Earlier today, the Associated Students of Pomona College (ASPC), Pomona College’s student governing body, passed a modified version of its previous resolution to boycott companies listed by the United Nations as active in Israeli West Bank settlements. The version of the resolution passed by ASPC today removed the hotly contested final clause that was the subject of serious debate at ASPC’s meeting last week. The current resolution governs only internal ASPC spending, not club-related expenses.
The now-removed final clause read as follows: “ASPC calls upon the other Claremont Colleges Student Government Associations to follow suit, with the end goal of an ultimate adoption of a Consortium-wide agreement to ban clubs from using student government allocations to invest in or purchase goods or services from companies that contribute to the settlement and occupation of Palestinian occupied territories by the UN-designated companies or the Israeli state. Clubs that fail to divest and/or refrain from such uses of funding would face the loss of all Claremont Colleges Student Government Association funds.”
In the meeting today, one ASPC senator said that he had spent the week between the two meetings speaking with students about their feelings on the resolution. According to the senator, most students expressed that “[t]hey don’t have a dog in this fight, but what they do stand for is the democratic process…they didn’t see the good faith attempt by ASPC to dig out who was against the resolution.”
Speaking on ASPC’s outreach efforts, the senator argued that “[w]e don’t have to seek out people who disagree with us…but the outcry shows the minutes don’t always reach people the way they’re supposed to. I think it’s important for resolutions like this, that would impact students across the 5Cs before we stripped that last clause…we need to make it a referendum for all people…[ASPC] should look at the issue in a deep-seated way.”
Expressing his hope that ASPC would take more time in the future to solicit opinions from the students it represents, the senator said that ASPC “should vote against [the resolution] or even abstain if we need to…Another problem we experienced was the amount of targeting, especially of Palestinian students…We have to be able to have good faith conversations about a resolution like this without doxxing each other…I think [the absence of people getting involved] shows we need to do a better job reaching out to people.”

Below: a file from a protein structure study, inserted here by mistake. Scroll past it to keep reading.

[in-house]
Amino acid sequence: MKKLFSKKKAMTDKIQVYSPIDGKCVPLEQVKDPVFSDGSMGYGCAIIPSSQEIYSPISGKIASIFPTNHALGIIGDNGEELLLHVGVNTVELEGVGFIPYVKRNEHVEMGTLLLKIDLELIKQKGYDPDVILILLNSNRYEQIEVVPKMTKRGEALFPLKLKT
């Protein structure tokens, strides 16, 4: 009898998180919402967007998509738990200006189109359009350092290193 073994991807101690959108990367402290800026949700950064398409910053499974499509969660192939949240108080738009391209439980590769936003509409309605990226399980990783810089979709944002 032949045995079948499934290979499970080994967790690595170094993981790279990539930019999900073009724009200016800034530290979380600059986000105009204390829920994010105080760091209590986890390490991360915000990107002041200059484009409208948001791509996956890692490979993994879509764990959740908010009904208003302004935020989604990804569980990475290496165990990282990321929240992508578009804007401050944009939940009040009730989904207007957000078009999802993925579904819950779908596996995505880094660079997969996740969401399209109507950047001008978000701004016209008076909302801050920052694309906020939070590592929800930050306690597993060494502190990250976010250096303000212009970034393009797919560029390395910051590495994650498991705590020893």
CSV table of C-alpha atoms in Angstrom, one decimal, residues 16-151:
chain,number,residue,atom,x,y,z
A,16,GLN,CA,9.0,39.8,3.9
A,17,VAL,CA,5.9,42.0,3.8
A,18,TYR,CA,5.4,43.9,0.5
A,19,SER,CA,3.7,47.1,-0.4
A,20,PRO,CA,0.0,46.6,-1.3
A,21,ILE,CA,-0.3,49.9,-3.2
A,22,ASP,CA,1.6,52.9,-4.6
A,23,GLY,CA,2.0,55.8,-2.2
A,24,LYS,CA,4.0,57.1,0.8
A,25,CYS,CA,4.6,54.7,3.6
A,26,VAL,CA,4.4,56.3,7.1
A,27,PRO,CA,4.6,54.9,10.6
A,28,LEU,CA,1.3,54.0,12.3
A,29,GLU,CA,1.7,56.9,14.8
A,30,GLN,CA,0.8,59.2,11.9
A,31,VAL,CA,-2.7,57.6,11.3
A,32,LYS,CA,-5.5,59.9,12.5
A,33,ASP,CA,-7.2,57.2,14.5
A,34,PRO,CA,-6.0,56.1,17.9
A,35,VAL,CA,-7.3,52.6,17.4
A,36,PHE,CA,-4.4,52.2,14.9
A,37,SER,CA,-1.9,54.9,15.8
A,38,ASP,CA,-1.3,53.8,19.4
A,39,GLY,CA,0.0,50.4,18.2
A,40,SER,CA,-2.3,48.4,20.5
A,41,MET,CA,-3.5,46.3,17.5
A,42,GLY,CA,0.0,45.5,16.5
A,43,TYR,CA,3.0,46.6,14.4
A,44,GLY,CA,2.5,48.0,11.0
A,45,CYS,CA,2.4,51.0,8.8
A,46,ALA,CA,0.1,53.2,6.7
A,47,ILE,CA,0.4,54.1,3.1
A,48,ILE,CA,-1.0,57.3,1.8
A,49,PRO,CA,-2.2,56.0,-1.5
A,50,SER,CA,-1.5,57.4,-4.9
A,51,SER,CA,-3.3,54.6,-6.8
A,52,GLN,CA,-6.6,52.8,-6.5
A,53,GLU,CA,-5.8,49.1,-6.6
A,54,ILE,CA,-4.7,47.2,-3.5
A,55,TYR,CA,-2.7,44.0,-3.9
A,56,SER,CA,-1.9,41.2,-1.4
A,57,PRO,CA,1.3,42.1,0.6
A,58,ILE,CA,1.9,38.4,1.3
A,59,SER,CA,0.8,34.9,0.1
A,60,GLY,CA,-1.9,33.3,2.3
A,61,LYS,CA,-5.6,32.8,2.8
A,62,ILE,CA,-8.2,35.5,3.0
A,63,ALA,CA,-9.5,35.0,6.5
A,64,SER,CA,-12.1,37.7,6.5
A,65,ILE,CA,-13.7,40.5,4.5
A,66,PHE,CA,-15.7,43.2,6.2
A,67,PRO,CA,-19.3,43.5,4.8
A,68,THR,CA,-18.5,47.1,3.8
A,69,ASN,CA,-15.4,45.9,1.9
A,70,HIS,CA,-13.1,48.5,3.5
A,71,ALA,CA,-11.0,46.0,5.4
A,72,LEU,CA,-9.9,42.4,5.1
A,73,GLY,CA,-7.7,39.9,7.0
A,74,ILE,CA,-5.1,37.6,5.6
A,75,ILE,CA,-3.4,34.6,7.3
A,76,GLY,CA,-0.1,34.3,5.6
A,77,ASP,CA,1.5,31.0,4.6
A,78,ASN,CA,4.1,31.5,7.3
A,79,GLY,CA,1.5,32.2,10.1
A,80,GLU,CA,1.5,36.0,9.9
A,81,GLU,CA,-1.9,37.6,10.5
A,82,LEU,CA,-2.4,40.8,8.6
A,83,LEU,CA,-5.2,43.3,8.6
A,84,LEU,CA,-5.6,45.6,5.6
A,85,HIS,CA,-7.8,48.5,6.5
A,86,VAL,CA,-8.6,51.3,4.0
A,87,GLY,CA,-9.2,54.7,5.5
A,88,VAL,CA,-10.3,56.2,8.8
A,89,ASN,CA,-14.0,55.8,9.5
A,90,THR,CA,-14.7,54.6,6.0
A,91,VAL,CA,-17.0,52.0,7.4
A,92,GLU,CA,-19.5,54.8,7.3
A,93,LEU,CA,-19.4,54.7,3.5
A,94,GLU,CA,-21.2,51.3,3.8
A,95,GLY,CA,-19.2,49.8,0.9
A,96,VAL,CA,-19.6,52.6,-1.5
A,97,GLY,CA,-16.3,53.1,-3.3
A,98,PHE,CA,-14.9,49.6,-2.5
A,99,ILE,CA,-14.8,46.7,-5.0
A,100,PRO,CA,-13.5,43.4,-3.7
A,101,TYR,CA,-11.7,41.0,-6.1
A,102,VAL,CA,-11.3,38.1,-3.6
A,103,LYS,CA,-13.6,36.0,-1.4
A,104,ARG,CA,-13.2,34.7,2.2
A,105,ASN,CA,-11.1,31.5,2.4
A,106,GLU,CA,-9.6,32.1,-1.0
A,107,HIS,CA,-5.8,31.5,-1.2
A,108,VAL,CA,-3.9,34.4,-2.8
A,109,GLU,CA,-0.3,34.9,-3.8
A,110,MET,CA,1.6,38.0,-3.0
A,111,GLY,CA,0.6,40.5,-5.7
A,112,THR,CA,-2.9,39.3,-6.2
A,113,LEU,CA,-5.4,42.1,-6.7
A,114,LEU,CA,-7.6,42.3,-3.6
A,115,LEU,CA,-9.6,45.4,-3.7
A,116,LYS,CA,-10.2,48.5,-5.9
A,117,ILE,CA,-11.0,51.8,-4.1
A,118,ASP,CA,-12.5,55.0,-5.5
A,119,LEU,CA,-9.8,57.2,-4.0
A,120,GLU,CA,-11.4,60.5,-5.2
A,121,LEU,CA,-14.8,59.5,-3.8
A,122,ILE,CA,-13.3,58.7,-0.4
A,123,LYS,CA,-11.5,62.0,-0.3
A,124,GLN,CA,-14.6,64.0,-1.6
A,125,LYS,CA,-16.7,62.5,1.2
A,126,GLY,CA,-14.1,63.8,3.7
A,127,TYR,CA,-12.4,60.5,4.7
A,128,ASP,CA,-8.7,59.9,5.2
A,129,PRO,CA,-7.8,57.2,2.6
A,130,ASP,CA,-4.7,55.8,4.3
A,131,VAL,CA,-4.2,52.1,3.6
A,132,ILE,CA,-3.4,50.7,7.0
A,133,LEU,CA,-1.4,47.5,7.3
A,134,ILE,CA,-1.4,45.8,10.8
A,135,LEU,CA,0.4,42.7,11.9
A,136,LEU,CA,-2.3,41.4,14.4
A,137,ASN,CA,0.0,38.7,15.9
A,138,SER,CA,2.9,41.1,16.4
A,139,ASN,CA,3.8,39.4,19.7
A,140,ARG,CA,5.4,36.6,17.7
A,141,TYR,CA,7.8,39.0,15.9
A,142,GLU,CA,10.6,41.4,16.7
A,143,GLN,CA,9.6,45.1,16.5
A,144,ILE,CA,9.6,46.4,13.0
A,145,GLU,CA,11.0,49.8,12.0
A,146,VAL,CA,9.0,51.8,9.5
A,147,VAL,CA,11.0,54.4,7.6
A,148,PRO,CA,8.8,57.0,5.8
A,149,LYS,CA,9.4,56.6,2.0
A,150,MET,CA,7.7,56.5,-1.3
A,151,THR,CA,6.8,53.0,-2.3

Previously, Pomona’s President G. Gabrielle Starr urged ASPC to “discuss [the resolution] in greater depth, allowing for opposing voices to make their cases, so that our student governance can be inclusive and representative of all members of the community.”
At the meeting last week, Claremont Hillel, a Jewish community organization on campus, also related its “concerns about the process by which this bill was passed and its potential effects on Jewish life on campus. We agree with President Starr’s concerns that ‘this vote was held without representation from student opposition’ and it ‘works against the dialogue that is critical for constructive engagement of diverse voices on our campus.’ Given the controversial nature of this issue, we would have appreciated broader and more active engagement with other student groups on campus to ensure that any bills on this issue truly represented the will of the students. We hope that in the future ASPC will be more transparent about its legislative intentions, particularly with the Pomona students most likely to be affected by such bills.”
At last week’s meeting, Hillel cautioned that “decisions like this often lead to an increase in physical and verbal attacks on Jewish students regardless of their political beliefs. Involving Hillel and other 5C Jewish groups in future decisions could help mitigate this impact. We hope to engage in further dialogue on this issue and would appreciate being included in any future discussion and/or actions that ASPC takes on this subject given its impact on students.”
Following the first senator’s remarks, another member of ASPC said that the process for a student body vote “comes more with a referendum…which usually comes with urging a college-wide policy [like with last year’s vote on Universal Pass grading]…Procedurally, this seems to be befitting more of a resolution, which doesn’t call for a student body vote.”
After the short discussion period, ASPC voted to pass the bill by a supermajority.
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